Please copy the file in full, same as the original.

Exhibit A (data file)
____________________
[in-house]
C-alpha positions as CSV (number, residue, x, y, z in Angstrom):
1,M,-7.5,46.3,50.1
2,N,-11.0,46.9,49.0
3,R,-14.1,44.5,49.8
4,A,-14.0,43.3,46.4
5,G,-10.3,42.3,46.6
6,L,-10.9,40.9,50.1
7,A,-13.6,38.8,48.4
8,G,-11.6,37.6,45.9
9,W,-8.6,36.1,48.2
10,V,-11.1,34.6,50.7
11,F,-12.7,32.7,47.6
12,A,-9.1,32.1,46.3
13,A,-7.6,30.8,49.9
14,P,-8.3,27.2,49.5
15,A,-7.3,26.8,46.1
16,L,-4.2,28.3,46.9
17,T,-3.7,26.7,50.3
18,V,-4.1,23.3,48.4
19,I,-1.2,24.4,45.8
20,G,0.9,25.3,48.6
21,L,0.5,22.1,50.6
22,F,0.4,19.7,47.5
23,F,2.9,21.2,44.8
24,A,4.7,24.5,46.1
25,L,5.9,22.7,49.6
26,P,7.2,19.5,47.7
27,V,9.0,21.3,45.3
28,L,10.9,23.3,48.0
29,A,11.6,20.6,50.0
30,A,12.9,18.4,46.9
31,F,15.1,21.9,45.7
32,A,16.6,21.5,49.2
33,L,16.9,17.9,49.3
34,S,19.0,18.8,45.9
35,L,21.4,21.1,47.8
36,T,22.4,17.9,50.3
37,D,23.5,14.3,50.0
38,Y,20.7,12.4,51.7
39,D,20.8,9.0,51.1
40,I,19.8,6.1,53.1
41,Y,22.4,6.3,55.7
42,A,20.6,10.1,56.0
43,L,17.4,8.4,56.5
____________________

[in-house]
C-alpha positions as CSV (number, residue, x, y, z in Angstrom):
1,M,-7.5,46.3,50.1
2,N,-11.0,46.9,49.0
3,R,-14.1,44.5,49.8
4,A,-14.0,43.3,46.4
5,G,-10.3,42.3,46.6
6,L,-10.9,40.9,50.1
7,A,-13.6,38.8,48.4
8,G,-11.6,37.6,45.9
9,W,-8.6,36.1,48.2
10,V,-11.1,34.6,50.7
11,F,-12.7,32.7,47.6
12,A,-9.1,32.1,46.3
13,A,-7.6,30.8,49.9
14,P,-8.3,27.2,49.5
15,A,-7.3,26.8,46.1
16,L,-4.2,28.3,46.9
17,T,-3.7,26.7,50.3
18,V,-4.1,23.3,48.4
19,I,-1.2,24.4,45.8
20,G,0.9,25.3,48.6
21,L,0.5,22.1,50.6
22,F,0.4,19.7,47.5
23,F,2.9,21.2,44.8
24,A,4.7,24.5,46.1
25,L,5.9,22.7,49.6
26,P,7.2,19.5,47.7
27,V,9.0,21.3,45.3
28,L,10.9,23.3,48.0
29,A,11.6,20.6,50.0
30,A,12.9,18.4,46.9
31,F,15.1,21.9,45.7
32,A,16.6,21.5,49.2
33,L,16.9,17.9,49.3
34,S,19.0,18.8,45.9
35,L,21.4,21.1,47.8
36,T,22.4,17.9,50.3
37,D,23.5,14.3,50.0
38,Y,20.7,12.4,51.7
39,D,20.8,9.0,51.1
40,I,19.8,6.1,53.1
41,Y,22.4,6.3,55.7
42,A,20.6,10.1,56.0
43,L,17.4,8.4,56.5